Some people prefer to apply and remove products section by section or panel by panel and some people will apply a product to the entire car before removing. Which method you prefer is up to you and in part your skill level. Some products remove easier if they are removed before they dry, if you apply a product to the entire car before removing, it's very likely that before you remove all the product some areas will have dried. If you want to be safe and insure removal is as easy as can be, then remove your products as you move around the car either section by section or panel by panel.

prince_ramses
Jul 15th, 2005, 07:16 AM
Mike,

I kinda got worried after that experince and decided to send it to a profersional detailer.

He did the full works on the car:-
1) Diamond Cut
2) DACP
3) Speed Glaze
4) NXT

Guess what, the same thing happened. He had no problems with applying and removing Diamond Cut and DACP, but when he came to Speed Glaza, it would not come off.

He was also just dumb founded. The product just stuck in patches on my car. He said that there something wrong with my clearcoat. It seems to bond with the Speed Glaze, and not the other stuff. Why Speed Glaze, he's not sure.

Do you have any idea why this is happening?

Thanks

P.

Mike Phillips
Jul 15th, 2005, 07:19 AM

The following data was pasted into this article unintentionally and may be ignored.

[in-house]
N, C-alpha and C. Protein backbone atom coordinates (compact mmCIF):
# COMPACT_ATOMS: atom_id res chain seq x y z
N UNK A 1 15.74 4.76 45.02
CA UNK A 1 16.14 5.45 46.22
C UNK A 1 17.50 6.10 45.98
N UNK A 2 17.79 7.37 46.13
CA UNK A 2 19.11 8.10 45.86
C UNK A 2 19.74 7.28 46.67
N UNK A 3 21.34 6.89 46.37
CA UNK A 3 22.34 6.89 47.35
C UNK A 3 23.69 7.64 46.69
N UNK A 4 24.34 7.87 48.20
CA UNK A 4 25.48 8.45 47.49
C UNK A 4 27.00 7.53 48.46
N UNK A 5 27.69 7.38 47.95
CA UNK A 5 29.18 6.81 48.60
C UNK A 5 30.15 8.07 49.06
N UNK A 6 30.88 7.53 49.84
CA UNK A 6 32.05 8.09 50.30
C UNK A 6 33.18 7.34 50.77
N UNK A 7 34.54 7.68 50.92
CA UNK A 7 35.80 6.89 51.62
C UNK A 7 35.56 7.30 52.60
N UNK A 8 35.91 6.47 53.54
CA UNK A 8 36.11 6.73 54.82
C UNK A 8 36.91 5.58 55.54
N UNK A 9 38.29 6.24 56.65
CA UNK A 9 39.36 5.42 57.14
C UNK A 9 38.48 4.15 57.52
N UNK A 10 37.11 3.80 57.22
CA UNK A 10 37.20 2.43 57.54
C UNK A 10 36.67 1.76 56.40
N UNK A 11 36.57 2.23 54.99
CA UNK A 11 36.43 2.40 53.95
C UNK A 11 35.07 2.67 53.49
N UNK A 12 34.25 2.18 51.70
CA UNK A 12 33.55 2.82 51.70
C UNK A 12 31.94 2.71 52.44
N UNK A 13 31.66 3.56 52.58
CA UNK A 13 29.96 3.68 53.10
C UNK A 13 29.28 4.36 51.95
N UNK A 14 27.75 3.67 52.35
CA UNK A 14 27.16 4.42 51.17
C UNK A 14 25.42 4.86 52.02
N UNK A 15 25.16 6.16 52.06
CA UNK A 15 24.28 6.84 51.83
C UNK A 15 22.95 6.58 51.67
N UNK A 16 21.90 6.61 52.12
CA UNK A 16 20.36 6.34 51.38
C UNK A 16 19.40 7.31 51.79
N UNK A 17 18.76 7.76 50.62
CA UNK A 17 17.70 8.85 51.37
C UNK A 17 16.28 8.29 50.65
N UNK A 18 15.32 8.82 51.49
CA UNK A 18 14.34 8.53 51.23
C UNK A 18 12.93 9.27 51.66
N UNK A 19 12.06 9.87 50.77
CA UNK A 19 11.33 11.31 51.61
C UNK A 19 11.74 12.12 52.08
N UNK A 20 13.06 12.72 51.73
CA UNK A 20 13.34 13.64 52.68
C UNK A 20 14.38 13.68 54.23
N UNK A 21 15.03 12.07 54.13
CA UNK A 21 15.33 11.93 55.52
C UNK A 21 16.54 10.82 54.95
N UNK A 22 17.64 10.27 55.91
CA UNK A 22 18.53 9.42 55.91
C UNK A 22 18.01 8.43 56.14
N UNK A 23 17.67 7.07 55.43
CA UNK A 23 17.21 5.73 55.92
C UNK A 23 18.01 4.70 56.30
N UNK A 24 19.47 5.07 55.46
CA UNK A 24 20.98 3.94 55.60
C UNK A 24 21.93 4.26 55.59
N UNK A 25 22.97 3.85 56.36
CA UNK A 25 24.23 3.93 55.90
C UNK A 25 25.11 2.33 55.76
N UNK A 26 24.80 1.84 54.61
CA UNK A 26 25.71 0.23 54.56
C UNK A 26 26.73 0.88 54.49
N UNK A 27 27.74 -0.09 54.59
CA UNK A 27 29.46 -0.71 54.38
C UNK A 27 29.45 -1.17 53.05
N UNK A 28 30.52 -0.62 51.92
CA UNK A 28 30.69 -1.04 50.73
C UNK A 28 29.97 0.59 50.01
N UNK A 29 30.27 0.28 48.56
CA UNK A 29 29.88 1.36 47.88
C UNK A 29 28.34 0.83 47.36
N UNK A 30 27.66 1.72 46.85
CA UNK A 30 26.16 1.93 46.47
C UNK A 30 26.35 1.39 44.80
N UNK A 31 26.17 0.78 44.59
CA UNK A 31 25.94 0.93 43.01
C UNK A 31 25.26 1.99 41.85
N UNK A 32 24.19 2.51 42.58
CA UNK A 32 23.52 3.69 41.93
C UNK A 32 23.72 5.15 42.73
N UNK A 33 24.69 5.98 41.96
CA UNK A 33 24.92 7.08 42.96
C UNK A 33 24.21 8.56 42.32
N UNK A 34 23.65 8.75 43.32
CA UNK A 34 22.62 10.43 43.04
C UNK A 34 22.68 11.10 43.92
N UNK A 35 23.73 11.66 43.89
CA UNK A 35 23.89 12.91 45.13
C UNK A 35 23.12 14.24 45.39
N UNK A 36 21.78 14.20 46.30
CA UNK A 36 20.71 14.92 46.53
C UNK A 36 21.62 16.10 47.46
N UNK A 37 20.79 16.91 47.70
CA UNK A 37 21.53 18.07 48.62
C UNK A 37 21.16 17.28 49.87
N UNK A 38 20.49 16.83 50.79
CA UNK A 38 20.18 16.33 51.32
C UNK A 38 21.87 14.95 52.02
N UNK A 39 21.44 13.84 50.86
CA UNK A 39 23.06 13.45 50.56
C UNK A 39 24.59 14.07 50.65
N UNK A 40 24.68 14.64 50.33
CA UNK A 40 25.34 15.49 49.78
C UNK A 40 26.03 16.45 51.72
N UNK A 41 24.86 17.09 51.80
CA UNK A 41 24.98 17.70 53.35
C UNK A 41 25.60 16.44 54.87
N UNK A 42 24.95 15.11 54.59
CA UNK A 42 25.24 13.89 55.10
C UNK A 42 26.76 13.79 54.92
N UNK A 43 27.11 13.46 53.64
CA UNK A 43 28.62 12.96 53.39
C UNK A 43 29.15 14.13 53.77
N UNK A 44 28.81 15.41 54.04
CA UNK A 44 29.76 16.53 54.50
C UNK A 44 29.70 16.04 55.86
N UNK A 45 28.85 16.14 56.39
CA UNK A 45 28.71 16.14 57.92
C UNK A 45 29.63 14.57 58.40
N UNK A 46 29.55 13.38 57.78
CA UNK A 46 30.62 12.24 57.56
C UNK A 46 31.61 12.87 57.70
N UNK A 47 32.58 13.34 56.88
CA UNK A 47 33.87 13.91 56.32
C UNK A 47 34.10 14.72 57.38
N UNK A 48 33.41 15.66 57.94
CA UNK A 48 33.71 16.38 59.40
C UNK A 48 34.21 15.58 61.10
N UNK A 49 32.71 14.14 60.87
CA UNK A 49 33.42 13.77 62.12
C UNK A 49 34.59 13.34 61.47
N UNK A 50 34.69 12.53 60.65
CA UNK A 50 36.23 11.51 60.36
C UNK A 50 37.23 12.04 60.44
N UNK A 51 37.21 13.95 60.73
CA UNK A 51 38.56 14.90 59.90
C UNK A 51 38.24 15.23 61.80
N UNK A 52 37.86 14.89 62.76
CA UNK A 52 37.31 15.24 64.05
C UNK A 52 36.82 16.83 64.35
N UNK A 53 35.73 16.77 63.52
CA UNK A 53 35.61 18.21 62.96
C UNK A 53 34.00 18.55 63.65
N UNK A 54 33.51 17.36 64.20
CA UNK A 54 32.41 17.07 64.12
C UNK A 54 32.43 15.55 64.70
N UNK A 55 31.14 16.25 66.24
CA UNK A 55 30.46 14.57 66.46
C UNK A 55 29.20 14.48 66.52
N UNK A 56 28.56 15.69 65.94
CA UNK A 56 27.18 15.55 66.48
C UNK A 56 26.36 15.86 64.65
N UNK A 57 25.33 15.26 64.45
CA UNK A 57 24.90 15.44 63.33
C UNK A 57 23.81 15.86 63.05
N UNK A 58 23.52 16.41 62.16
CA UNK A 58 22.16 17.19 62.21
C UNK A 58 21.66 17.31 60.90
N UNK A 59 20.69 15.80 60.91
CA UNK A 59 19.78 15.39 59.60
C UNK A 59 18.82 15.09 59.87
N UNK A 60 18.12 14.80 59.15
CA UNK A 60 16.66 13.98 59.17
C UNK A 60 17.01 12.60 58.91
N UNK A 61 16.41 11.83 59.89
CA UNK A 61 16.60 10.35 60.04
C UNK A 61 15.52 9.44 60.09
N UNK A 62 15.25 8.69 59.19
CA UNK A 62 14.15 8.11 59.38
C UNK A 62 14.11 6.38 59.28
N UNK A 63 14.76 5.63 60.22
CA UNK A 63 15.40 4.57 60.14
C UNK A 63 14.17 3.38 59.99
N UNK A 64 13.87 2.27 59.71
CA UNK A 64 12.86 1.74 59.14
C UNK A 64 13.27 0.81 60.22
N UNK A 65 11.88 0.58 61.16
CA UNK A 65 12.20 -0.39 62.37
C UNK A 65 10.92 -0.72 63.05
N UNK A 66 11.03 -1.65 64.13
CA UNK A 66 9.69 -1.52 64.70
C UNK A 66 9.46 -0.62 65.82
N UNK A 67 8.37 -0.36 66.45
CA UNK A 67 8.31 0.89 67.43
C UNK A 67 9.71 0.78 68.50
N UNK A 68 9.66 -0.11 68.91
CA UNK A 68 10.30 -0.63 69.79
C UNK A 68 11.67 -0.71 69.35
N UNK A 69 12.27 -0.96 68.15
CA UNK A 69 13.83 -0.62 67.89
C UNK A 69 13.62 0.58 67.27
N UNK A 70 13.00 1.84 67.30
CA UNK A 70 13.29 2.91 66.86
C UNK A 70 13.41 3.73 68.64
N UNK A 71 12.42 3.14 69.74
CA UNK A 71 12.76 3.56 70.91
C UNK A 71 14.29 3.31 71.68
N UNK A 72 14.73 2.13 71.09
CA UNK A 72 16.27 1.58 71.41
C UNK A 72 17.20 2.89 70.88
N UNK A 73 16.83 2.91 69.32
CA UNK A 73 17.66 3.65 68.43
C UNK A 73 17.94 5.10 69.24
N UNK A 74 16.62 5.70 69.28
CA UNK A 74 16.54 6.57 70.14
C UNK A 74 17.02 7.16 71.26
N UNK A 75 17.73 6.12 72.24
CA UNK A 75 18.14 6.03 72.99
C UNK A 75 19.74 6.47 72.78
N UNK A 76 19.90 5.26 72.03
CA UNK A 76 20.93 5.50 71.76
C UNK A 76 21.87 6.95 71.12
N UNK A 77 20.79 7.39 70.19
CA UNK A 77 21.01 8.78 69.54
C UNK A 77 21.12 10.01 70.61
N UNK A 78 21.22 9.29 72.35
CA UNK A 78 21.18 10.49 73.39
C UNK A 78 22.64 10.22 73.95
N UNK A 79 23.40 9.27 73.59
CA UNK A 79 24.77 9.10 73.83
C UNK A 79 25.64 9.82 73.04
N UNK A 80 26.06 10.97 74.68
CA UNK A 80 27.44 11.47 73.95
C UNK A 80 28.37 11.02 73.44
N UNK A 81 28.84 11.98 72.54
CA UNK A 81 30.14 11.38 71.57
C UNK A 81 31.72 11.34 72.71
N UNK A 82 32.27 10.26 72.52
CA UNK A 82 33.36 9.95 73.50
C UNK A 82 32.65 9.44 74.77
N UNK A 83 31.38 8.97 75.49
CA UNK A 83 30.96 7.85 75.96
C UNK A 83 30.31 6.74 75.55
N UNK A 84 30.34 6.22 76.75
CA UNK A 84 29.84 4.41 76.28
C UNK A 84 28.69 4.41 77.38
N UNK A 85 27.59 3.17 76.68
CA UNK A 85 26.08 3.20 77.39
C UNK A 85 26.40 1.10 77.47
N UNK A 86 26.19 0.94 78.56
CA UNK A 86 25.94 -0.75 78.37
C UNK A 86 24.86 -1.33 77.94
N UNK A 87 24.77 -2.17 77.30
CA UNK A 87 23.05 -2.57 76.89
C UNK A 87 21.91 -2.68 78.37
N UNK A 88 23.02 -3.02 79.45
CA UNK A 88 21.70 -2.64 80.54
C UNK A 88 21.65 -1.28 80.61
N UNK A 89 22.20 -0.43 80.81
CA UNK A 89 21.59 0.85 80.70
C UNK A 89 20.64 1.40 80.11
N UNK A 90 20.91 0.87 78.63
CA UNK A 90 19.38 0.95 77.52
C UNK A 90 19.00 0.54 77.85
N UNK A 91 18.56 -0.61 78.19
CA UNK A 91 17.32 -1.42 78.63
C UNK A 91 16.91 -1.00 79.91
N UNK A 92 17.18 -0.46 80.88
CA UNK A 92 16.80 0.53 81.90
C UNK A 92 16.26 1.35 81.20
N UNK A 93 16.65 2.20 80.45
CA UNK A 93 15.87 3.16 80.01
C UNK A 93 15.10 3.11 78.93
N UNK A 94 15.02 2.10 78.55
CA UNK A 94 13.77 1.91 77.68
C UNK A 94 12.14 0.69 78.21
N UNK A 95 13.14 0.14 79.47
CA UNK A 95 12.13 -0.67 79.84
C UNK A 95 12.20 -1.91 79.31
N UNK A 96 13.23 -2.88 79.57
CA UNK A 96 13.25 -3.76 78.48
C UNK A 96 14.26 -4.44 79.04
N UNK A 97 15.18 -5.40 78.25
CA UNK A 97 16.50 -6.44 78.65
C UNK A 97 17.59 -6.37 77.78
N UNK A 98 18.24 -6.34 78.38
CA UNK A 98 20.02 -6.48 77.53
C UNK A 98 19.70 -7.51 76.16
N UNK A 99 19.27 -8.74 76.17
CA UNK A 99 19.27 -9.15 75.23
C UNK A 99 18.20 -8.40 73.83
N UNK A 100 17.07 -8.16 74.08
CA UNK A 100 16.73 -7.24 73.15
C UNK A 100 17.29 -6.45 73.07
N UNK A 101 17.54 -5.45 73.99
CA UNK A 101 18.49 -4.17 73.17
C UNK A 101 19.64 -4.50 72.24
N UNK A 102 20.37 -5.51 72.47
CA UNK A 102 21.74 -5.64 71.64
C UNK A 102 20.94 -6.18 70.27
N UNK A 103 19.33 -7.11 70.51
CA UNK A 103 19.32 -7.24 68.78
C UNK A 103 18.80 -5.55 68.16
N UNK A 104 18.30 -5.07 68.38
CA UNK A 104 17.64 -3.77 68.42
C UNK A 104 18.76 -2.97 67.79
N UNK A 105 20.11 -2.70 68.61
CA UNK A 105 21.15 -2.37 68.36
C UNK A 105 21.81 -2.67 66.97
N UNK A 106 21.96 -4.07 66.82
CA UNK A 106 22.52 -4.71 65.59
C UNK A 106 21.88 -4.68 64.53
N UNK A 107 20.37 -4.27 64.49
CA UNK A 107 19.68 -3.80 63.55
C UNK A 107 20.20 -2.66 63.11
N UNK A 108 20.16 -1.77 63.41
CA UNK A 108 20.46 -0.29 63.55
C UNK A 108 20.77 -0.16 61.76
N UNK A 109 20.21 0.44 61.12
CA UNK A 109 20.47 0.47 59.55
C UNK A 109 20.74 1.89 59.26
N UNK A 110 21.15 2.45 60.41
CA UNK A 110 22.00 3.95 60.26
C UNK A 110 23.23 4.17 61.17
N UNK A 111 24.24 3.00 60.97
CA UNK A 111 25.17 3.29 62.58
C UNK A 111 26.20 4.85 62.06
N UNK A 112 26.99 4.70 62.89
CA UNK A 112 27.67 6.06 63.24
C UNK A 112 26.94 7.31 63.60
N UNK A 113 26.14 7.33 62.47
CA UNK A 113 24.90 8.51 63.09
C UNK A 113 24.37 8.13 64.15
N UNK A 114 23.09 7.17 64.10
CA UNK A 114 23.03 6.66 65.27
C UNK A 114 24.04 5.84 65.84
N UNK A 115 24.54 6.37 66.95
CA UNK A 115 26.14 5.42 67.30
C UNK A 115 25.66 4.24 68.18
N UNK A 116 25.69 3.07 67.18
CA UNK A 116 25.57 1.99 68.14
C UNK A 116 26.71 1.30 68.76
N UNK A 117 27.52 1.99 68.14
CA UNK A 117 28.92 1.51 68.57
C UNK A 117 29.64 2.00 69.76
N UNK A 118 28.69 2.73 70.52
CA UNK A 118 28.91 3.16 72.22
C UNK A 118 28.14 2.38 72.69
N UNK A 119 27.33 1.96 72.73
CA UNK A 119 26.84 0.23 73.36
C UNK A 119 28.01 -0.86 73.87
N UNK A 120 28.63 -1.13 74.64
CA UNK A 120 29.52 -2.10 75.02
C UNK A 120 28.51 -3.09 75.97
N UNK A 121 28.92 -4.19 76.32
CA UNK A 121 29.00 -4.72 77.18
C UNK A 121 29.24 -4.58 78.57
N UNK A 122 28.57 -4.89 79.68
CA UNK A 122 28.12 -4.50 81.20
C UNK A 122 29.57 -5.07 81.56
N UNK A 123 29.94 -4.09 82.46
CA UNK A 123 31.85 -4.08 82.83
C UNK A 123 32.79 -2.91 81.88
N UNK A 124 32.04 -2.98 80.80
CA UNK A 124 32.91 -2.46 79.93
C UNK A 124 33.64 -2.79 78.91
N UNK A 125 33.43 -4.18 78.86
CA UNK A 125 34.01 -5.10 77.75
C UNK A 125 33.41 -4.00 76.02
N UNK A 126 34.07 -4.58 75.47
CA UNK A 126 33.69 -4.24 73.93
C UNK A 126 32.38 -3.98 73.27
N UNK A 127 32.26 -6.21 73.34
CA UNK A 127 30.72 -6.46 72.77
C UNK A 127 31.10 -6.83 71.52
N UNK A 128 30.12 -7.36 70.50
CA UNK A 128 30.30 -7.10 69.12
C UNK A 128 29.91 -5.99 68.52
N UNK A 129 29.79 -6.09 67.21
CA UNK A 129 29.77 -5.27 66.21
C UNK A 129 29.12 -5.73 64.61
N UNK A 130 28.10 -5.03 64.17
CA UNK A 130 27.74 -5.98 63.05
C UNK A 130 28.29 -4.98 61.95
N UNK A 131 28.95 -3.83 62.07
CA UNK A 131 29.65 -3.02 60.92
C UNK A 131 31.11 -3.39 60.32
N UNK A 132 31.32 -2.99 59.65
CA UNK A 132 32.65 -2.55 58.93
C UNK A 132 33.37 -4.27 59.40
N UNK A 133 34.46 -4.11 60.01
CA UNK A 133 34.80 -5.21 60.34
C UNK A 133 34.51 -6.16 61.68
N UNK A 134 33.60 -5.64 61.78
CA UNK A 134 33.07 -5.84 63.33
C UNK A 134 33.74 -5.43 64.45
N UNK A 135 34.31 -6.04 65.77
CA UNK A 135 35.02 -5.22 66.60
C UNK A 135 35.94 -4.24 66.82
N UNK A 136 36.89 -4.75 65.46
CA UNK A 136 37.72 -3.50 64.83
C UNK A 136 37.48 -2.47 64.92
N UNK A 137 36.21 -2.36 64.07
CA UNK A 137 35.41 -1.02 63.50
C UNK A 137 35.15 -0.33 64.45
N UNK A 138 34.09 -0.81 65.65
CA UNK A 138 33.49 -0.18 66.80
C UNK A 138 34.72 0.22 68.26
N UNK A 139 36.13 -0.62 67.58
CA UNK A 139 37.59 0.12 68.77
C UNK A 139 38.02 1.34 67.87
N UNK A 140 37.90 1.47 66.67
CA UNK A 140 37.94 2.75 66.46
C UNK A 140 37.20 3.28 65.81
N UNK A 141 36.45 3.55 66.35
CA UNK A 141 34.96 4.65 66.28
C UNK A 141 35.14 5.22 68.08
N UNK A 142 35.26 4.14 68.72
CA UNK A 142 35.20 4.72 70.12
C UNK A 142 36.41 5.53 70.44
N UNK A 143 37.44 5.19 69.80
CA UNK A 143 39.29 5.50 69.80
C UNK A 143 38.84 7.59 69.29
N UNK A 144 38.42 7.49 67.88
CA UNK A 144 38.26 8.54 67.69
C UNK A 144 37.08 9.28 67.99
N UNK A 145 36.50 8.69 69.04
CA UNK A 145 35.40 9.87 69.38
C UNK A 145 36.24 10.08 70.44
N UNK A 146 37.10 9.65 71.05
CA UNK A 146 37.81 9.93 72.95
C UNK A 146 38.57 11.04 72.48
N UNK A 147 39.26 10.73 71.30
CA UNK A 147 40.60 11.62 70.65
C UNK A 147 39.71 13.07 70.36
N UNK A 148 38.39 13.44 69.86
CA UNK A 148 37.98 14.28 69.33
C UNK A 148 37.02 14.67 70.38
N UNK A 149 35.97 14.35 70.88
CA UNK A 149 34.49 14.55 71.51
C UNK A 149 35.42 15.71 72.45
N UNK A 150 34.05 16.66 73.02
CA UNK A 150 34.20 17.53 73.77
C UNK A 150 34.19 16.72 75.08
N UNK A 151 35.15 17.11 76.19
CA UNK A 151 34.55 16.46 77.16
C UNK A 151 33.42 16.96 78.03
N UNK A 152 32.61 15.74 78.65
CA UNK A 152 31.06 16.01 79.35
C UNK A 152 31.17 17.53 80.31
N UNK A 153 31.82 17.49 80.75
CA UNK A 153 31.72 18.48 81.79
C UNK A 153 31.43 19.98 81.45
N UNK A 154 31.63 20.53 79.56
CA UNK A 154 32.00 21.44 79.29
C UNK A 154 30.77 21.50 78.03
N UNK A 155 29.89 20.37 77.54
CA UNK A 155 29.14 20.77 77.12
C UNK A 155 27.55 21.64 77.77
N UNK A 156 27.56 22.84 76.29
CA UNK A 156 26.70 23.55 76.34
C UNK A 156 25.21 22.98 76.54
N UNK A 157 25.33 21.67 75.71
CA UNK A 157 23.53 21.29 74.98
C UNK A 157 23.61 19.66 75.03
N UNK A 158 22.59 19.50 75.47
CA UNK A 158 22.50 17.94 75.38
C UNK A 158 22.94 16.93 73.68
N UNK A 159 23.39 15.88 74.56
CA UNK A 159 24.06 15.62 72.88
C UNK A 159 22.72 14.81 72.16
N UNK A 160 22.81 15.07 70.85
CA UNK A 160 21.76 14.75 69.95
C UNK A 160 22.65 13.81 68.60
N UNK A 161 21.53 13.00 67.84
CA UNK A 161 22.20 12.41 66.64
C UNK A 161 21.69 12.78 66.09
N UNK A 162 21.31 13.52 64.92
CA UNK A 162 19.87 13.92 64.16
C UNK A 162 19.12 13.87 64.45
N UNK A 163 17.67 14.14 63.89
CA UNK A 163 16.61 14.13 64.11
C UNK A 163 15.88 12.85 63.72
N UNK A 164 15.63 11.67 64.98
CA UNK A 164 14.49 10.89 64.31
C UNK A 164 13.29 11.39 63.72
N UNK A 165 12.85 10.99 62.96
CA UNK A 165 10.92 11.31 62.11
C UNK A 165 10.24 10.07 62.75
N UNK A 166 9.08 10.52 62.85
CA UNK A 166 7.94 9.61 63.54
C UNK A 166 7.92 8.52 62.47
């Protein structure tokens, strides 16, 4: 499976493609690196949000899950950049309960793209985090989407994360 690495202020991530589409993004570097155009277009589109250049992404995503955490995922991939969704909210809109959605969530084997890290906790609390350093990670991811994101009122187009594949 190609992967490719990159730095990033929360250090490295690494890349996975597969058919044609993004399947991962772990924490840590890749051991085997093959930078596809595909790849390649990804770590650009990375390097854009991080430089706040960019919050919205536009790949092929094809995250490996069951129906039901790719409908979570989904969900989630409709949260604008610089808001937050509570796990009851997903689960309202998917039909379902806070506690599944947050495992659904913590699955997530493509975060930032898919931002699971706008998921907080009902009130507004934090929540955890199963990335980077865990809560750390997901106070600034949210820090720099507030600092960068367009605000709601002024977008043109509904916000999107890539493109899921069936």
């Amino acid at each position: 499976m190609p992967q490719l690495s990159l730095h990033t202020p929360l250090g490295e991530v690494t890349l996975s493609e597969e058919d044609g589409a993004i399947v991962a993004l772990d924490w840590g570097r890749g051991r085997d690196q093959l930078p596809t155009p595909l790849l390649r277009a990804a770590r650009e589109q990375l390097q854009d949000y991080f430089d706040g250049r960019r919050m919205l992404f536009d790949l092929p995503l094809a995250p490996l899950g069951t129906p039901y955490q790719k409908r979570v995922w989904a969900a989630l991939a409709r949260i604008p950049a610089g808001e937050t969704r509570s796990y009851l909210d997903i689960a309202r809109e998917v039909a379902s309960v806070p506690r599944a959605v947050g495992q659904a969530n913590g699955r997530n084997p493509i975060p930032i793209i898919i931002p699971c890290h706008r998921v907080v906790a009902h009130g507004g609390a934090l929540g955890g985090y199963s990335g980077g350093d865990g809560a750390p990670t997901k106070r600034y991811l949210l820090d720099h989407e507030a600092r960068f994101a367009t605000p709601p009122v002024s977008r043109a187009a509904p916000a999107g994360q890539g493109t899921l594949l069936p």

Here's a couple of ideas...

1. If he used your bottle of Speed Glaze, the possible it's the product in that bottle.

2. If he used his own bottle of Speed Glaze, then it sounds like it's specific to the paint on your car.



Just so you know, the second idea is just so unlikely as Speed Glaze is one of the easiest products to use and especially to remove.

The only other ideas I have are temperature and humidity related or overuse of product. I will ask Tom McDonald and Mike Pennington to read this and ask for their thoughts.

Definitely an unusual problem that is the exception, not the norm.

Tom MacDonald
Jul 15th, 2005, 07:40 AM
I agree with Mike on why this may be occuring. If the bottle was the same one you had used, it would be a combination of product and paint causing it. If it was just product you this would be happening on the entire car. If it was his own bottle then the paint has something happening causing this problem. Has the car ever been repainted?

~Tom

prince_ramses
Jul 16th, 2005, 06:22 AM
Dear Mike and Tom,

Thanks for the feedback.

First, the detailer and I both used our own No.80, so i don't think its a problem with the product.

I think we can all agree that Speed Glaze is one of the most user friendly product. So I think its a problem with the paint. But what's wrong with it?

I don't think the car has been resprayed by the previous owner. The detailer measure the paint thickness, was about around 3.9 to 4.5 mils on average. But i could be wrong.

If the car was resprayed, what could cause a problem like this? Or could it be that the intergrity of original clearcoat has diminished thus causing the problem.

DaveBM
Jul 19th, 2005, 03:31 AM
"The detailer measure the paint thickness, was about around 3.9 to 4.5 mils on average. But i could be wrong."

How do you do that? :confused:

Tim Lingor
Jul 19th, 2005, 03:34 AM
Hey Dave,

You need to use an Electronic Thickness Gauge to measure the paint's thickness. :)

Tim

DaveBM
Jul 19th, 2005, 03:40 AM
I could probably do with one of them to make sure im not polishing too much!!

Thanks 2hotford :D